When I power on my laptop, it takes about 14 seconds to go from
splash screen to desktop. But then it takes about 3 minutes before I
can do anything. By that I mean the “hard drive status light” stays
solid green or flickers very rapidly as to appear almost a solid green.
This usually means that something is reading or writing data, no? As
long as the status light is lit, I can move my cursor around the screen
but I can’t access any of the shortcuts, start button, etc. I can’t
even access task manager or process explorer to find out what’s using
up my CPU. I suspect it’s my antivirus and/or antispyware checking for
automatic updates but by the time I CAN access TM or PE, the offending
program has completed whatever it was doing and System Idle Process is
Any ideas on how I can force open TM or PE under those circumstances
to verify what that resource hog really is?
You’re facing a common problem.
So common, it’s something that my wife also sees from time to time
on her laptop.
There are several reasons, and as you’ve seen it can be a little
tricky to determine what the problem might be. I’ll throw out a few
things to try.
The hard disk light being on fairly steadily does indeed mean that the computer is actively reading, and perhaps writing, to the hard disk at a fairly good clip. I agree with your suspicions that it’s likely an anti-virus scan in progress. It turns out that’s exactly what it is on my wife’s computer .
In her case, I have the virus scan scheduled to happen in the middle of the night. Yes, we tend to leave our computers on all night, when backups can happen in addition to things like virus scans, without impacting our ability to use the computer. If, for some reason the computer was turned off over night, like when we’re traveling, then immediately after boot the anti-virus software notices that a scan is over-due, and performs it immediately, slowing down the machine for some time.
That’s kind of annoying. But, for what it’s worth, we choose to live with it for now since, as I said, most of the time the machine is on 24 hours, and the scans happen in the wee hours of the night.
The solutions vary depending on the malware scanner you happen to use. For some “scan immediately if overdue” is an option that you can turn off in the scanner’s scheduling options. For others, you may simply need to change the time of day that the scan should happen to be a time when the machine is more likely to be on, but not actually in use.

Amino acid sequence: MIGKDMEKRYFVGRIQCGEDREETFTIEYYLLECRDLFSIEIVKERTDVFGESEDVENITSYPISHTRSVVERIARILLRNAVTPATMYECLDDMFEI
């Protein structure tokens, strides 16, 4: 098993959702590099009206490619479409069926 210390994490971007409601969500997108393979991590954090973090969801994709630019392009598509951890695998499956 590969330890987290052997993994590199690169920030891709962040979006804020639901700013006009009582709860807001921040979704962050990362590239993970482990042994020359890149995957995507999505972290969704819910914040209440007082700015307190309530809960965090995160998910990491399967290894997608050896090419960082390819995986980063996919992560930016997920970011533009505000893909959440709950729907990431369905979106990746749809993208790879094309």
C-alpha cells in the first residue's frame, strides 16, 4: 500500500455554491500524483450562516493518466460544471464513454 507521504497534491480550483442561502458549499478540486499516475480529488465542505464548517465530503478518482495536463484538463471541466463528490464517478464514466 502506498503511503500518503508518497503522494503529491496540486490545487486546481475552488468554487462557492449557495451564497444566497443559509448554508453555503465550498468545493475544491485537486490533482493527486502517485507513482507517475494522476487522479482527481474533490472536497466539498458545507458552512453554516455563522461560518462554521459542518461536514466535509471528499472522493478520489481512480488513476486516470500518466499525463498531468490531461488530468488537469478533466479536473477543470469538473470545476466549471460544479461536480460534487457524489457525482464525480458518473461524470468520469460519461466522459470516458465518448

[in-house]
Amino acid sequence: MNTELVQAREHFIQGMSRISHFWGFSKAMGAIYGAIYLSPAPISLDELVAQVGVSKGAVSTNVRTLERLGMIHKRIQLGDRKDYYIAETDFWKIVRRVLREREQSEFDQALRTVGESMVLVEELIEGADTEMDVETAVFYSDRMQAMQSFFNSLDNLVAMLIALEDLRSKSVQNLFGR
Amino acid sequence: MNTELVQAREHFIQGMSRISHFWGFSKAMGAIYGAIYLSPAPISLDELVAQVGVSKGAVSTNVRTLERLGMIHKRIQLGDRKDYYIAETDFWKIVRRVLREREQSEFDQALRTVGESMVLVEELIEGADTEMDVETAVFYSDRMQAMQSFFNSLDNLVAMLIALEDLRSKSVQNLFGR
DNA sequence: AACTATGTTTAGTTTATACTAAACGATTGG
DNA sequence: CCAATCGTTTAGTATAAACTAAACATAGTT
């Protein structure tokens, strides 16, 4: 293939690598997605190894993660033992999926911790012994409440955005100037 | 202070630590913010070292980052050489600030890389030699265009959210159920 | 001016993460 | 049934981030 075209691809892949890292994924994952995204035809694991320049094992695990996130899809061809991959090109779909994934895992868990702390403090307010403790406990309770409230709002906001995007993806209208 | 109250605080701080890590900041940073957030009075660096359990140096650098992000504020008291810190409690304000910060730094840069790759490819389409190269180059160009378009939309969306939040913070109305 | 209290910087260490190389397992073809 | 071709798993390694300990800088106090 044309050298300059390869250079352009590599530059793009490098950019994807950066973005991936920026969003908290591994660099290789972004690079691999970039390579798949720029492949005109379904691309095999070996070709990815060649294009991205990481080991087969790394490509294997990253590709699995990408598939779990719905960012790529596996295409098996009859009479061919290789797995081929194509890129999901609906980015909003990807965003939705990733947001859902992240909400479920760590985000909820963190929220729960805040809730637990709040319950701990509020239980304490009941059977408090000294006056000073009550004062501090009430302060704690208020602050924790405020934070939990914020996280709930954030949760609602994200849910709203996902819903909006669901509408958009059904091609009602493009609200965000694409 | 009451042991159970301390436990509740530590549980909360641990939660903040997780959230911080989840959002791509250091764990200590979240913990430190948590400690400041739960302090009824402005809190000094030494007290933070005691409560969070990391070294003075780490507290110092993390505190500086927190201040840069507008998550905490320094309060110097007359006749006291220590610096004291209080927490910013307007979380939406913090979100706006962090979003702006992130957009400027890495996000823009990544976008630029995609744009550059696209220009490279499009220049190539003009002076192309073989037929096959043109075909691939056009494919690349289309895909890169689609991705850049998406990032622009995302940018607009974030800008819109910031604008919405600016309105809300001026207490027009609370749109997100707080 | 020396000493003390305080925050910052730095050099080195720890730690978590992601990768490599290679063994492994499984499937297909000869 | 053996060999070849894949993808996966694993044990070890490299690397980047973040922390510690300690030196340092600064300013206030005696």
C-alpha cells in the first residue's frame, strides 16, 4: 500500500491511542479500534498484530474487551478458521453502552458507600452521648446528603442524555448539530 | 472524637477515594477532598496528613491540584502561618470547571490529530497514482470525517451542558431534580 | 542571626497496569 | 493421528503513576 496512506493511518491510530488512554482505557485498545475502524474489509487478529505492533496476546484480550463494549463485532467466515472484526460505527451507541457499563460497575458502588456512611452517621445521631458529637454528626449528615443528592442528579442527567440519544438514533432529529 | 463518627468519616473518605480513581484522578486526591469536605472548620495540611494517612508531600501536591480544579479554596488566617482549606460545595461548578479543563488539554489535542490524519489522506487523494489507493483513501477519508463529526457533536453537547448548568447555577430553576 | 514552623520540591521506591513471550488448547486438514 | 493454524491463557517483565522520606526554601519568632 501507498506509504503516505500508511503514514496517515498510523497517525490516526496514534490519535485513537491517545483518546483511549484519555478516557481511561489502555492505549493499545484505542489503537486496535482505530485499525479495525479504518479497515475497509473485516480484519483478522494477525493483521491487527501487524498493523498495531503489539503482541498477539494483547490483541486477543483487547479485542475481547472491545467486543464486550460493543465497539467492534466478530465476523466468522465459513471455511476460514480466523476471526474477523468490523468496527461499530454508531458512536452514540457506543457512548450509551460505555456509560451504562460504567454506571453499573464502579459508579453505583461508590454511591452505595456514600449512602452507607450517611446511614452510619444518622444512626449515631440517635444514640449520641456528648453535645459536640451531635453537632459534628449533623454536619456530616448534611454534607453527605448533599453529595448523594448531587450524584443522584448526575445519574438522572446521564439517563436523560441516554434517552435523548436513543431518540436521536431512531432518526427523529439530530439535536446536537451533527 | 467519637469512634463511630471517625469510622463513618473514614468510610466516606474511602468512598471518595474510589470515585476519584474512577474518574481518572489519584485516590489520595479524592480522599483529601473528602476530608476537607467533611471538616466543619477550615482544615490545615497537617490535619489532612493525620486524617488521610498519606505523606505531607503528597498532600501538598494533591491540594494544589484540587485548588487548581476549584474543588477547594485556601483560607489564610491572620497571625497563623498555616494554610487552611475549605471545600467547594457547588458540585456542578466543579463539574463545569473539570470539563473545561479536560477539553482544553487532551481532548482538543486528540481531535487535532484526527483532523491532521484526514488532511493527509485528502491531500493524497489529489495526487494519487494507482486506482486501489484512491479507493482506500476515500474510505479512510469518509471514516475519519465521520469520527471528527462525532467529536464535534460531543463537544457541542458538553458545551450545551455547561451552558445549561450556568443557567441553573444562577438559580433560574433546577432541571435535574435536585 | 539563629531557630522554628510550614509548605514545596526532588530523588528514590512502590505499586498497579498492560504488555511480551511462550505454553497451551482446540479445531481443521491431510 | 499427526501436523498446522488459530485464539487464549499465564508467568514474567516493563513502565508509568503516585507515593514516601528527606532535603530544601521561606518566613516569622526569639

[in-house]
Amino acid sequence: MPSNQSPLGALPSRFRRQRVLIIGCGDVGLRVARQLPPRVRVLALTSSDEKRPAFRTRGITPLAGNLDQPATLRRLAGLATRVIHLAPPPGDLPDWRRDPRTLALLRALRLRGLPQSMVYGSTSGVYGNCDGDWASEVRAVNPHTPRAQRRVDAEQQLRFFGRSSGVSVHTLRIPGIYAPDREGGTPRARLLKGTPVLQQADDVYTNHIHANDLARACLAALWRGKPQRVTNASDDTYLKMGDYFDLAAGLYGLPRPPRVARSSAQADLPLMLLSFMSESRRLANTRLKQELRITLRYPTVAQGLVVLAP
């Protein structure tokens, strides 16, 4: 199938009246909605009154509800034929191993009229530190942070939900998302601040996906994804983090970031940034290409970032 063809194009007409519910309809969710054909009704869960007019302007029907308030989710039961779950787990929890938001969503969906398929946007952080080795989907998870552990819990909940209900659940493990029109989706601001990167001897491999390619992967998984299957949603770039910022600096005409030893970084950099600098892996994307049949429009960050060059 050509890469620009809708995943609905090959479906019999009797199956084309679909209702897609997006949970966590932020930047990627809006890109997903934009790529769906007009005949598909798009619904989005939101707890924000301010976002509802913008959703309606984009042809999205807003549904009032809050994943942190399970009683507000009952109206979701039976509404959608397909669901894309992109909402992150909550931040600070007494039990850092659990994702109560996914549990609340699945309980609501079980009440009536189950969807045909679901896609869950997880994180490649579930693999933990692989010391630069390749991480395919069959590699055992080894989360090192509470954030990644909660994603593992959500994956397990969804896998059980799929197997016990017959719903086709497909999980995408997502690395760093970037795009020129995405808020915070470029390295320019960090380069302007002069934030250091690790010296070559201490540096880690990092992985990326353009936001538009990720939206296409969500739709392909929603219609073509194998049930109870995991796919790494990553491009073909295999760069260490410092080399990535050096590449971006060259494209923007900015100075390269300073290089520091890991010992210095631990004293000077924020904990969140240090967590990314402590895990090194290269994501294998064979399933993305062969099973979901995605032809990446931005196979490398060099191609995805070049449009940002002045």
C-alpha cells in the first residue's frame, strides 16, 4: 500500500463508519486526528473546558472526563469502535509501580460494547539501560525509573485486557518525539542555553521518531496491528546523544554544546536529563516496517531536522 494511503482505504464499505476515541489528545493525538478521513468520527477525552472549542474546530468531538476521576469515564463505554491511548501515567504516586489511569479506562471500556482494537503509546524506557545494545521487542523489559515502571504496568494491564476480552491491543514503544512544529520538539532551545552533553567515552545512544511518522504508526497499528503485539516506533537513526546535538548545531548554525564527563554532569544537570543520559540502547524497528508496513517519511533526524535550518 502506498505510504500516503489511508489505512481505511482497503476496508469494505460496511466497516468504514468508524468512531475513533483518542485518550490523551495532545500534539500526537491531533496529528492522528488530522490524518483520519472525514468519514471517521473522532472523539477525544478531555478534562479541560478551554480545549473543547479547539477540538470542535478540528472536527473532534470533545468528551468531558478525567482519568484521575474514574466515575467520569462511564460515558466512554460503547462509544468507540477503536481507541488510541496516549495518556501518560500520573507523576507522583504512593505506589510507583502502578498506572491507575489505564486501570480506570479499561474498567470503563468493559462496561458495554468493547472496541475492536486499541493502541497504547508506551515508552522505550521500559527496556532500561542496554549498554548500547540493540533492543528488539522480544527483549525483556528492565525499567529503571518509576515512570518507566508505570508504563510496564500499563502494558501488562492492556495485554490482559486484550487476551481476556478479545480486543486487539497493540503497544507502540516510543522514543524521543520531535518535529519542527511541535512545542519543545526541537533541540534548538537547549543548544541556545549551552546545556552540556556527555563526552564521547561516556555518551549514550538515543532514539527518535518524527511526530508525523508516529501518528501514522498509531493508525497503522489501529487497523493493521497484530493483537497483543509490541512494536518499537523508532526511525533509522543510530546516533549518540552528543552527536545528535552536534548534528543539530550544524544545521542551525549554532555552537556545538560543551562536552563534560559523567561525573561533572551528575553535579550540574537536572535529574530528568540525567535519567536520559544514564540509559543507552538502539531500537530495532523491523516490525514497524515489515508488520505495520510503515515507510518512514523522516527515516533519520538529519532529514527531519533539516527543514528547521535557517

If none of those are options then getting into the habit of booting the machine about 15 minutes before you need it may be more practical. I have my machine automatically reboot overnight, so I login first thing in the morning when I get up, and then let it finish the login startup-sequence and download mail while I fix coffee and feed the dogs. By the time I’m done, it’s done. And the dogs are happy.
Back to my wife’s machine; even though I stated that we’ve elected to let it be, since it happens infrequently, I’m also planning to swap anti-virus software to a package that hopefully has slightly better scheduled / startup behavior. (She’s currently running CA Anti-Virus.)
Now, to the more general question of identifying startup hogs.
I use a two pronged approach.
First, I installed Startup Delayer from r2 Studios. This lets me control which programs start when on startup, by inserting a delay for each. In a very practical sense you don’t need everything right away when you boot, so by delaying when some things start up you often end up with a machine that’s more usable more quickly. In your case, by spreading out the startup items over time you may be able to see empirically exactly which one it is that, when started, brings your system to its knees.
Startup Delayer can’t delay everything, and some programs resist being delayed (in particular, the next time you take an update to that program you may find that the delay has been removed). But it’s a useful tool, and allows you to take a backup snapshot before you start so you can restore to your original settings if you decide it’s not worth the effort.
The other thing I do I’ve referred to as being very geeky, because I just do it for fun. I have Process Explorer in my auto-start. That means that every time I boot the machine Process Explorer is there fairly early and lets me watch what’s happening.
Depending on exactly how and when your machine bogs down, it’s possible that Process Explorer may come in too late, or you might not be able to click on the appropriate column heading to sort and have it respond in a timely manner. But most of the time it will, and I’m guessing that this will quickly help you identify your culprit.
To add Process Explorer to your startup, just create a shortcut for it in the Startup menu. (I have more detailed instructions in this article: How do I get something to open automatically when I log in to Windows?)